“Clinton urged civil society organizations to support the Haitian government financially, asking them “to think about whether all of us could take like 10 percent of the money we’re going to spend in Haiti and either allocate it to the government to pay salaries, or to provide specific technical support or training for new hires, so that we can get their capacity back up.”
Oh, to have been a fly on the wall when Bill Clinton made this suggestion. The NGOs, used to soaking up USAID money, are not so used to giving it away, especially to the Haitian government. Haiti is the most NGO-laden country in the world — organizations number in the thousands. The proliferation of NGOs in Haiti began in the early 1980’s when USAID began giving money directly to them, by-passing what it considered “corrupt” Haitian governments. As a result, Haiti is an NGO heaven — vast, ongoing problems which make it easy to justify USAID grants and NOBODY looking over your shoulder.
It will be interesting to see how this pans out. Stay tuned.
Posted by Roque Planas on Mar 26th, 2010
NEW YORK — Haiti’s Jan. 12 earthquake killed more 200,000 people, destroyed the national economy, and left more than a million homeless. For Haiti’s 10,000, mostly foreign nongovernmental organizations (NGOs), figuring out how best to help in such circumstances is a daunting task.
U.N. Special Envoy to Haiti and former President Bill Clinton has a suggestion: first, help rebuild Haiti’s government.
Clinton asked NGOs to help expand the Haitian government’s capacity at a private conference at New York University attended by members of civil society and Haitian President René Préval. The meeting comes just a week before the International Donors Conference at the United Nations, where a document outlining Haiti’s reconstruction plan is expected to be unveiled.
“Every time we spend a dollar in Haiti from now on we have to ask ourselves, does this have a long term return?” said Clinton, whose own NGO, the Clinton Foundation, operates in Haiti. “Are we helping them to become more self sufficient? Are we building infrastructure in local development plans? Are we creating local jobs? Are we paying salaries for teachers, doctors, nurses, police, civil servants? Are we giving money to support government agencies that provide those services?”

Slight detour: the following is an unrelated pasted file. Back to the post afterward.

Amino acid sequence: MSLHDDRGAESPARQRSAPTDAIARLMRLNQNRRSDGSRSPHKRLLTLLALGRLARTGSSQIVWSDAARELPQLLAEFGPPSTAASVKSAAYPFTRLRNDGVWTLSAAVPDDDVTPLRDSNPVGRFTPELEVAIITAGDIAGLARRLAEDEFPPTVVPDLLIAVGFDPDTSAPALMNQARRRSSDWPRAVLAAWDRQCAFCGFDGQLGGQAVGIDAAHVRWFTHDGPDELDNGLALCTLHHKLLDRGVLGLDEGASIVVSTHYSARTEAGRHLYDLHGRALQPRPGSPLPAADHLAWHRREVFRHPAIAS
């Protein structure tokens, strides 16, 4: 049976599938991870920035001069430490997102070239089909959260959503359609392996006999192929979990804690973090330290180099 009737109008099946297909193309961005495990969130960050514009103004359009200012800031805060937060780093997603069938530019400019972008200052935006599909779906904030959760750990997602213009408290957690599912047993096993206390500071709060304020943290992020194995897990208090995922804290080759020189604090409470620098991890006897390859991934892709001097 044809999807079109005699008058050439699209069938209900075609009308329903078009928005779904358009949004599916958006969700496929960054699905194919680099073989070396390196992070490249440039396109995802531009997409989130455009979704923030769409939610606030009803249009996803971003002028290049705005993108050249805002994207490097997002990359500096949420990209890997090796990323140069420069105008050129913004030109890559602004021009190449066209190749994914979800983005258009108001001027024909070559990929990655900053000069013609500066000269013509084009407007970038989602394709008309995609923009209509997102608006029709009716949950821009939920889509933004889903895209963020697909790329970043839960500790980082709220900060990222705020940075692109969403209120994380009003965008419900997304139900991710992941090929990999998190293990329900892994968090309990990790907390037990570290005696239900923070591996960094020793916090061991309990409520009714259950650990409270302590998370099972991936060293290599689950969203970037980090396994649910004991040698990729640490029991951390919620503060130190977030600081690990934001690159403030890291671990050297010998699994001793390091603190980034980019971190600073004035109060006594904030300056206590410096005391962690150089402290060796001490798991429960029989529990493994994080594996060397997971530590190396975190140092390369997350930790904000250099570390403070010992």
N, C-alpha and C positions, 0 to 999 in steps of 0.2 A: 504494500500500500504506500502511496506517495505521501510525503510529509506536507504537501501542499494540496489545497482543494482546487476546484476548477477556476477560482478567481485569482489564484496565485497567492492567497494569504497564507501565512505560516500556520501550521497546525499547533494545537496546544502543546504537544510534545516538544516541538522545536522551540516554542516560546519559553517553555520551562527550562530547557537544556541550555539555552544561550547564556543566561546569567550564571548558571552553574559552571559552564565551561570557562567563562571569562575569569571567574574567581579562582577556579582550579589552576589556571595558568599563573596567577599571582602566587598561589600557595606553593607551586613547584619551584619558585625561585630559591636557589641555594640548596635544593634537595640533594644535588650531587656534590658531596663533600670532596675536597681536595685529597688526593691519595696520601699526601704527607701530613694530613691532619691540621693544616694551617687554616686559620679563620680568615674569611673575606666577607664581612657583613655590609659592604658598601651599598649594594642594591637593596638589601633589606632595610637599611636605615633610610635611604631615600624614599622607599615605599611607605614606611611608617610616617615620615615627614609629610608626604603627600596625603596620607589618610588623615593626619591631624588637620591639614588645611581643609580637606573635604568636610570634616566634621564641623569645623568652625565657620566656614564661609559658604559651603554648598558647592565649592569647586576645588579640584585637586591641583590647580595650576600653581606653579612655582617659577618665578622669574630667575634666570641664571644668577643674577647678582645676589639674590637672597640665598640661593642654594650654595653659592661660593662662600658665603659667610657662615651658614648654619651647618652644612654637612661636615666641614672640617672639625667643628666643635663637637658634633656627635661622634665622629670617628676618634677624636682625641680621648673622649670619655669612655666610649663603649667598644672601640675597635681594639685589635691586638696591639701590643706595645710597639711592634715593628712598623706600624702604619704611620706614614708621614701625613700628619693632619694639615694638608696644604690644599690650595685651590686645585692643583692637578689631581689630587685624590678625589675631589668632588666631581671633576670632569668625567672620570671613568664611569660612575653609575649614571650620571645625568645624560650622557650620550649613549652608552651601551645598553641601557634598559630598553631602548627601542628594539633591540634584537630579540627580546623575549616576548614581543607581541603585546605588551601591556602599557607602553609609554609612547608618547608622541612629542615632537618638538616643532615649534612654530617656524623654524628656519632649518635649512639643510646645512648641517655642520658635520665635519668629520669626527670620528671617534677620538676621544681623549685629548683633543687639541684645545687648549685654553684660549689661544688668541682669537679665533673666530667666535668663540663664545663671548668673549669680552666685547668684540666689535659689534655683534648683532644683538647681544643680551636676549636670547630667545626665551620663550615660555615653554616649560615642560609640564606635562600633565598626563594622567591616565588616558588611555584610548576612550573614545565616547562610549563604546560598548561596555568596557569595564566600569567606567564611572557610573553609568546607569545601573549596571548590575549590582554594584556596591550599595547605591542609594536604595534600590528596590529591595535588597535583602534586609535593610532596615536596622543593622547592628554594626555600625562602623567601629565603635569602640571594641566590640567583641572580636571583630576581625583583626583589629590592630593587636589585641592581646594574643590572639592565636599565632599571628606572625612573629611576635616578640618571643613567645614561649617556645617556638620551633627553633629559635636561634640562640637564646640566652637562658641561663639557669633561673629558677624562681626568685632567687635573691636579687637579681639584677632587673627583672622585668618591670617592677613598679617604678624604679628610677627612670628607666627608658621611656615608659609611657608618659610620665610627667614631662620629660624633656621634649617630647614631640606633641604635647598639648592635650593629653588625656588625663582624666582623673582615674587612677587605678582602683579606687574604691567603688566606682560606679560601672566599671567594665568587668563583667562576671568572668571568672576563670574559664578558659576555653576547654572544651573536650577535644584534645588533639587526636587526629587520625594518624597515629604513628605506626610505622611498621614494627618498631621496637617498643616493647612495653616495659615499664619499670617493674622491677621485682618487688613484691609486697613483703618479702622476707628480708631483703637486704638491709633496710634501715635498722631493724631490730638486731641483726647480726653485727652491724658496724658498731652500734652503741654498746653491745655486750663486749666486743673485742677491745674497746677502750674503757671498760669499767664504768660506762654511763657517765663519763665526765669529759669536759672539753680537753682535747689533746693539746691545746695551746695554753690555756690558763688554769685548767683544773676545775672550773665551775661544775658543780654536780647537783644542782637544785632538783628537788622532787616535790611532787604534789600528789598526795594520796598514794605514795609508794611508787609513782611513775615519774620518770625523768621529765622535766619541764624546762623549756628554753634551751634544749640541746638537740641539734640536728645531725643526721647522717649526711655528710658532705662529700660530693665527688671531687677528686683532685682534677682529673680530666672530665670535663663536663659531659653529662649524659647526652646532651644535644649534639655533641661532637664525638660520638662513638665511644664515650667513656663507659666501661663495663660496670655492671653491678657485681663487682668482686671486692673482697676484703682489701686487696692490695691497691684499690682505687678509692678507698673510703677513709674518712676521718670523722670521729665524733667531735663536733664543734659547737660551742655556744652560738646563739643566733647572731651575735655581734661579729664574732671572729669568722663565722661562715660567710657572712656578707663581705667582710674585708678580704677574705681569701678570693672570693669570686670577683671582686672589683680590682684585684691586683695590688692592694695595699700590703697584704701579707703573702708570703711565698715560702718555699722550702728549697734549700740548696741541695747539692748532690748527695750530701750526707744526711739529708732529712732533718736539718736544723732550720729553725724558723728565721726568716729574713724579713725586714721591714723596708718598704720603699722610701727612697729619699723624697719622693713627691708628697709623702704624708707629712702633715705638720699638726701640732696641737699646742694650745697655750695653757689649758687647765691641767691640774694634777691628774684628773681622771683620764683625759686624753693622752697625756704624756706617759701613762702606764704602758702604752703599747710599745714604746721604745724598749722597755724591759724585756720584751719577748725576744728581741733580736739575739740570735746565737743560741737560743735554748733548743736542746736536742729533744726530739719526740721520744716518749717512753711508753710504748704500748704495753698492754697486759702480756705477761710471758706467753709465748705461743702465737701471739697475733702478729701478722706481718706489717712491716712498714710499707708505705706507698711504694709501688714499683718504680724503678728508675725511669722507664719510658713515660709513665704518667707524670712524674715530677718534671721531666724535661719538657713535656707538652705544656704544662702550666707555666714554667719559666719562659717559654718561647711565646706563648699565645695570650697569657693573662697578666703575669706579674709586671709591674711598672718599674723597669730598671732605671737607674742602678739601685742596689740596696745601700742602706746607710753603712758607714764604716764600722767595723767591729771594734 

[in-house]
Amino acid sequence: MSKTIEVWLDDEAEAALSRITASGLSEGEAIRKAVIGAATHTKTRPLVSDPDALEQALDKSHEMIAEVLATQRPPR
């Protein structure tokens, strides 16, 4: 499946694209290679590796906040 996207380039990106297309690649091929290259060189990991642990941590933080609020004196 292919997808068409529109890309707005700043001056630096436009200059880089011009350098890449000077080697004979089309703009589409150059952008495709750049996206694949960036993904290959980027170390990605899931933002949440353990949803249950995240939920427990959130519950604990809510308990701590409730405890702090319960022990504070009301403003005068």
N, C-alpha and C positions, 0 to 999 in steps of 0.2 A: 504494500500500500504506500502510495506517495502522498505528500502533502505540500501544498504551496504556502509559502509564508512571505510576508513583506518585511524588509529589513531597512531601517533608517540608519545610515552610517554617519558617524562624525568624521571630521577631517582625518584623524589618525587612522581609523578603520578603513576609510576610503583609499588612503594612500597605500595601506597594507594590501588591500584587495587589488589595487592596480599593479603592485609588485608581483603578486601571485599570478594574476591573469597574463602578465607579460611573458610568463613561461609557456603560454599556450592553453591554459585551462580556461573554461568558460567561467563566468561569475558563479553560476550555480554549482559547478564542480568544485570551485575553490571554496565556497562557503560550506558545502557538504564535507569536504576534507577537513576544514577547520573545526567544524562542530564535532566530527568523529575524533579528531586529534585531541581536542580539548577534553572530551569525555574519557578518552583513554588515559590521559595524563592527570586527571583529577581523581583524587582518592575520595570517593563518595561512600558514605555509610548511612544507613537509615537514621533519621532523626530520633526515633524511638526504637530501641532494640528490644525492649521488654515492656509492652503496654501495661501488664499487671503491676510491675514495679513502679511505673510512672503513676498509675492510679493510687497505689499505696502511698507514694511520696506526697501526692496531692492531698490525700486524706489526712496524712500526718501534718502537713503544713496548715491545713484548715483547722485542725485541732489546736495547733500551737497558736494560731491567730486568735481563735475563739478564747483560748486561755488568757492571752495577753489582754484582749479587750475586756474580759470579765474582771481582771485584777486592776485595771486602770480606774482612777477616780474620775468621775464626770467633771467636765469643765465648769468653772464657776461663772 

“In short, are we serious about working ourselves out of a job?” Clinton added.
Clinton urged civil society organizations to support the Haitian government financially, asking them “to think about whether all of us could take like 10 percent of the money we’re going to spend in Haiti and either allocate it to the government to pay salaries, or to provide specific technical support or training for new hires, so that we can get their capacity back up.”
Clinton also suggested that organizations hire local staffs, work with local organizations, and contract local companies, wherever possible.
Clinton emphasized the need for civil society organizations to be transparent. He encouraged NGOs operating in Haiti to register both with the Haitian government and with a Web portal at haitispecialenvoy.org, in order to make it easier for public officials and the press to track their activities and monitor their spending.
“Sharing our information with the government is key, especially in Haiti, because NGOs control about 65 percent of all the donor contributions,” Clinton said. “And in some places, in some sectors, there’s more NGO than government funding.”
Only 550 organizations have registered with the Haitian government so far, according to Clinton. At the time of writing, 218 organizations had updated their profiles at haitispecialenvoy.org since Jan. 12, when the earthquake struck.
Clinton also drew the audience’s attention to what he considered a critical disaster-relief problem that has yet to be sufficiently addressed — moving displaced Haitians out of encampments that run the risk of flooding during the upcoming rainy season. “Every day we leave people in a low camp at risk of flooding that we don’t have to, is a day we put their lives at risk,” Clinton said.
Clinton’s call to aid the ailing Haitian state reflected the concerns of academics and aid workers who have proposed the creation of a “Marshall Plan” for Haiti.
Clinton’s speech also provided a further indication that he is rethinking how international development assistance should be deployed. Once an advocate of development through free-market principles, Clinton told the Senate Foreign Relations Committee this month that he should not have encouraged Haiti to cut tariffs on food imports when he was president because it allowed cheap U.S. rice to undermine local producers. “It may have been good for some of my farmers in Arkansas, but it has not worked. It was a mistake,” Clinton said, according to The Associated Press.
Haitian President René Préval, himself an agronomist, has repeatedly stated his opposition to long term food aid, calling on international donors to invest in Haitian agricultural production instead.
“God only knows how many people would be alive today if not for the efforts of NGOs over decades, but we’re being asked to do something we’ve never really been asked to do before,” Clinton said, referring to the call to help the Haitian government take on the roles currently filled by NGOs. “I wouldn’t worry about it if I were you, because if we do it, there will be some place else that will need us.”